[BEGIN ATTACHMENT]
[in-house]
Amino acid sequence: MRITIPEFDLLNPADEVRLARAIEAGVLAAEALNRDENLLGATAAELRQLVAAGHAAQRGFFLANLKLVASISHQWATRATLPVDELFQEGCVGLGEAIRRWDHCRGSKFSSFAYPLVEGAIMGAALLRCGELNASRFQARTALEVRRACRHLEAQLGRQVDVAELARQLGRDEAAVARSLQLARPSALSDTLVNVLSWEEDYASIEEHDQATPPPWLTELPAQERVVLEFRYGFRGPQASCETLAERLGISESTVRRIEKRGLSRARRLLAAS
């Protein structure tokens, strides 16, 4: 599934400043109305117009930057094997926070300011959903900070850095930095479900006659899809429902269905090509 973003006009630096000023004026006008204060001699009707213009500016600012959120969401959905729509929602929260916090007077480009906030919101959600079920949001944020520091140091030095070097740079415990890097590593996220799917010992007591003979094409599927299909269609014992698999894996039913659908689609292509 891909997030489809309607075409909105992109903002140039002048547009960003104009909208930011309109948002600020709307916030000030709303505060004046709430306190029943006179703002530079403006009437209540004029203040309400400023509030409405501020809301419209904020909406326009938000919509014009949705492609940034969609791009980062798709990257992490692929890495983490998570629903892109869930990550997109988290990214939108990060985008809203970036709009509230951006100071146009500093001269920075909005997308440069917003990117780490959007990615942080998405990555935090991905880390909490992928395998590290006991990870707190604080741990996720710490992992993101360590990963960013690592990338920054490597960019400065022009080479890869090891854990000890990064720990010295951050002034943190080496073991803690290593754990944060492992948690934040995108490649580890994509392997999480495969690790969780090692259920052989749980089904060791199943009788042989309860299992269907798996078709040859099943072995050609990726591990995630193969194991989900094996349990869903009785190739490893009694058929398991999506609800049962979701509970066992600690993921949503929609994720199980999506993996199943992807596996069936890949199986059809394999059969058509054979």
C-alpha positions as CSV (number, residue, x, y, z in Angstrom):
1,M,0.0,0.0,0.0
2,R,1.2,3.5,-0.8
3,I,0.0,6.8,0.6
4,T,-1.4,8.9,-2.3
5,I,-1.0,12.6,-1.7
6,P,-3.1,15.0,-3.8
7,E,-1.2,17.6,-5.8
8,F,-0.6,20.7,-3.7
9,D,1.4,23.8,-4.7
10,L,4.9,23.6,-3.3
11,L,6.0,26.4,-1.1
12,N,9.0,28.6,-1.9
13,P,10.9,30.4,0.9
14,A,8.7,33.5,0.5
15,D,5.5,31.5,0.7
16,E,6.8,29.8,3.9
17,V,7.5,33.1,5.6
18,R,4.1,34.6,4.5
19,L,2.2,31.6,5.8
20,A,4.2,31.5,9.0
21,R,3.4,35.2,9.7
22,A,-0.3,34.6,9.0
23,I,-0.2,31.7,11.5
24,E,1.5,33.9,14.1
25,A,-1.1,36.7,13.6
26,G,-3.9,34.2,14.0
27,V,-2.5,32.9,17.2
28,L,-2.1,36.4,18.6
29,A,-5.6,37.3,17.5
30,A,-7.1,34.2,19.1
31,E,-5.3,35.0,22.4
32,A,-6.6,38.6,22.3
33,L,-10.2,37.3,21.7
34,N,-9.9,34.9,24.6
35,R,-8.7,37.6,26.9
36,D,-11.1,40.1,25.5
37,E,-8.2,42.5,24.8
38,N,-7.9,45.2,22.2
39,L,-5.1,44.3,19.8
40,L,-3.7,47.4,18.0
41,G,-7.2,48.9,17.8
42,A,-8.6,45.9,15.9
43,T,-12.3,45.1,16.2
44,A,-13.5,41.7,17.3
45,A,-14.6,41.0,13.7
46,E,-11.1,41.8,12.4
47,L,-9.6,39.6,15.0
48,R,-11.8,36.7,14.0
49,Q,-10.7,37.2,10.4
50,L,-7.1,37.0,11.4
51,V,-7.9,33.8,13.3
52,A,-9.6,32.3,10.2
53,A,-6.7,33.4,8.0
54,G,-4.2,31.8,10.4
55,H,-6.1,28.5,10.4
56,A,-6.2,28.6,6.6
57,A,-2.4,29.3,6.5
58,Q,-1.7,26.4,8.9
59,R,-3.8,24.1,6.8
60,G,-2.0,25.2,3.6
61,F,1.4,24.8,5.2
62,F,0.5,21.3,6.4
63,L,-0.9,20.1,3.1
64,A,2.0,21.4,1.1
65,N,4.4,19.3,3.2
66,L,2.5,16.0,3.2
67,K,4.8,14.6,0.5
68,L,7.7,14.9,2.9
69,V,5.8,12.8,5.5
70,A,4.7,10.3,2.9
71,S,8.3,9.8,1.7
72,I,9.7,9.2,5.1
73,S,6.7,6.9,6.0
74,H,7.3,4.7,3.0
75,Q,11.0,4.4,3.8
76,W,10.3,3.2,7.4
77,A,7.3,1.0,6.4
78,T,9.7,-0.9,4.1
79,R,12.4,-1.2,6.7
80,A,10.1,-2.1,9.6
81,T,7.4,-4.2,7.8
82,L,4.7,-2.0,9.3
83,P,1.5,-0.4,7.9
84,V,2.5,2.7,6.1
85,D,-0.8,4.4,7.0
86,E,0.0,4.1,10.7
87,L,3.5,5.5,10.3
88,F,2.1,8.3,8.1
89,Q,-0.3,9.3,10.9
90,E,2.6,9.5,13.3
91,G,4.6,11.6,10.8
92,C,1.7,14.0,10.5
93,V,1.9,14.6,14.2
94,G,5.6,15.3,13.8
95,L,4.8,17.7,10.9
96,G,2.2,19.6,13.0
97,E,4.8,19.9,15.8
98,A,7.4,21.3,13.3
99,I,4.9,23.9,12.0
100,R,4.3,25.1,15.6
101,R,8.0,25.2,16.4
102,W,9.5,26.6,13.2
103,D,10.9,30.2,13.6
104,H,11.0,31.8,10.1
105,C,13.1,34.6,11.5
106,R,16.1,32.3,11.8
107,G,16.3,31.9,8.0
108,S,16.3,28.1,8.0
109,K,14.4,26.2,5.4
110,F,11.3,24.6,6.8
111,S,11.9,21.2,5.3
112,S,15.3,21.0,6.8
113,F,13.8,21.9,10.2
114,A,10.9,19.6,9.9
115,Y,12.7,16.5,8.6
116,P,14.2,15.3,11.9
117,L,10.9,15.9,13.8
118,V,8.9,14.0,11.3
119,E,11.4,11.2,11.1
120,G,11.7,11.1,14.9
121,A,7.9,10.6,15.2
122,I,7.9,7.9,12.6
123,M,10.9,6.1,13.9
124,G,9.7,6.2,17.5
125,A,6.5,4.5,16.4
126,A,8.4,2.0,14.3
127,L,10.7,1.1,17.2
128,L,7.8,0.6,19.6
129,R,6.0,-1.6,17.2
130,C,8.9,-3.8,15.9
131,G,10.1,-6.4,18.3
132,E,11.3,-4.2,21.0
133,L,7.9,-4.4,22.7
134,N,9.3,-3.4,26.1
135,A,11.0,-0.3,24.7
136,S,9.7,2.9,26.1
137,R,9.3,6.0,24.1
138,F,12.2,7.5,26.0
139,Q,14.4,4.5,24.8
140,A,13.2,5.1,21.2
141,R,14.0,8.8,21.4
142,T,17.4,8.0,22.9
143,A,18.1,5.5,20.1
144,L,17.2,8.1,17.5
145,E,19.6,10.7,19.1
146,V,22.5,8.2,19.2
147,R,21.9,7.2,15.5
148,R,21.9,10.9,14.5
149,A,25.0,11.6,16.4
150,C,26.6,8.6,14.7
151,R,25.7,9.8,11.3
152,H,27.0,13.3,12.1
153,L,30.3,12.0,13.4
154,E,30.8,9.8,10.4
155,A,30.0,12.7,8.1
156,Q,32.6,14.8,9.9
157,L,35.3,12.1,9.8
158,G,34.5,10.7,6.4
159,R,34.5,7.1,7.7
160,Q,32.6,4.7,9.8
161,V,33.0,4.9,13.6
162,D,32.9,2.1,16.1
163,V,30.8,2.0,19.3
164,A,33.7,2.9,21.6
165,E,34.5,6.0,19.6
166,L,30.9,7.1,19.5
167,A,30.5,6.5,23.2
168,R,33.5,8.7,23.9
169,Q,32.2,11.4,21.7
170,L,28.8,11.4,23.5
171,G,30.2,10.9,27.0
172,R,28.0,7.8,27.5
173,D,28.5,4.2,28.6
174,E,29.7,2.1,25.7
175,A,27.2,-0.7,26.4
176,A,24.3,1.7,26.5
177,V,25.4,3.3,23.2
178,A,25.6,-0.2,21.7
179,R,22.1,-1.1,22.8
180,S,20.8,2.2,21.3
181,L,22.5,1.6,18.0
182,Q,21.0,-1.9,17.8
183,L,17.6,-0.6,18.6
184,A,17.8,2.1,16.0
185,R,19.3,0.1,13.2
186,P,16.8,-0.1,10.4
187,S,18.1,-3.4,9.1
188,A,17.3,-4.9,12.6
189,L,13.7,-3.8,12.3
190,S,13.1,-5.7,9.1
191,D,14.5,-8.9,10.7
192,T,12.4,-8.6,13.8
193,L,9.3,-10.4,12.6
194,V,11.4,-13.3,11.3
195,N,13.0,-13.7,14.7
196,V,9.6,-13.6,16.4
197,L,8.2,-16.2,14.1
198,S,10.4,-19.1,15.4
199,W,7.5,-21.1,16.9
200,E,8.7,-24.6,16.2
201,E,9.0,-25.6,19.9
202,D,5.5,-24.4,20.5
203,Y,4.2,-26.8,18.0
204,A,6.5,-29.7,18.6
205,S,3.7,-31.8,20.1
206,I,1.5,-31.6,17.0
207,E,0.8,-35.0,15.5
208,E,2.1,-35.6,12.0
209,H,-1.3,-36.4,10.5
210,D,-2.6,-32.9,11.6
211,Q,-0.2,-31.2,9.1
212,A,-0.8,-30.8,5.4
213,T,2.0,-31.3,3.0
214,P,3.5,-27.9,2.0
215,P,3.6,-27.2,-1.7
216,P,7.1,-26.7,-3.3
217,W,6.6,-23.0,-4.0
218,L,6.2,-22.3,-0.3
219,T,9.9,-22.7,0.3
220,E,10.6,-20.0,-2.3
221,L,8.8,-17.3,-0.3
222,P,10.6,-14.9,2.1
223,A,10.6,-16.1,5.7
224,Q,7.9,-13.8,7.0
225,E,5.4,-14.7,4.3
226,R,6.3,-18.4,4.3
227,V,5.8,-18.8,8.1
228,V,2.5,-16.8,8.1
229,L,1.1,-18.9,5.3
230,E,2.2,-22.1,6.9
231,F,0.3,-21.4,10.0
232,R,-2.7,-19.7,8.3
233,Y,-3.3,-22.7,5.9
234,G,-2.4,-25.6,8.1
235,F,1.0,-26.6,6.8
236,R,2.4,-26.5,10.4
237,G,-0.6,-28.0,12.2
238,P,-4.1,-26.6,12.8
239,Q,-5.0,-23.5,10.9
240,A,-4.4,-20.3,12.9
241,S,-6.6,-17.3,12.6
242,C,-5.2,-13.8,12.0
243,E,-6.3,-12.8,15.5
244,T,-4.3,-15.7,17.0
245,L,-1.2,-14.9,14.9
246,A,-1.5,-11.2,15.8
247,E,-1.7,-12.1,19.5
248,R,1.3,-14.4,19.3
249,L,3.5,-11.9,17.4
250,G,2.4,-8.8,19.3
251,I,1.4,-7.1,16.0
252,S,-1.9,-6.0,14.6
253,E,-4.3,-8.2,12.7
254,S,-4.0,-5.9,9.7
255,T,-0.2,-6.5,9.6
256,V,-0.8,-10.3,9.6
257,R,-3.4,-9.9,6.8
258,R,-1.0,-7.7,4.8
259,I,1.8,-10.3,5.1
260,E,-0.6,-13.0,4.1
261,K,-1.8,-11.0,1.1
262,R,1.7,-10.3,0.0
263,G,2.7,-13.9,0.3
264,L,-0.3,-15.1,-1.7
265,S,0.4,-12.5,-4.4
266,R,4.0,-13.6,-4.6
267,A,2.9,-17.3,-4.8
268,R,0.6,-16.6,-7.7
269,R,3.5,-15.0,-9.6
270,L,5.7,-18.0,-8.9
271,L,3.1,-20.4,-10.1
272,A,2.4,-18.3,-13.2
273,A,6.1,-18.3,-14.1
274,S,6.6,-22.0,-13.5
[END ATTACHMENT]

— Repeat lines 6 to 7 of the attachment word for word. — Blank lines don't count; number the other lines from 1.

2,R,1.2,3.5,-0.8
3,I,0.0,6.8,0.6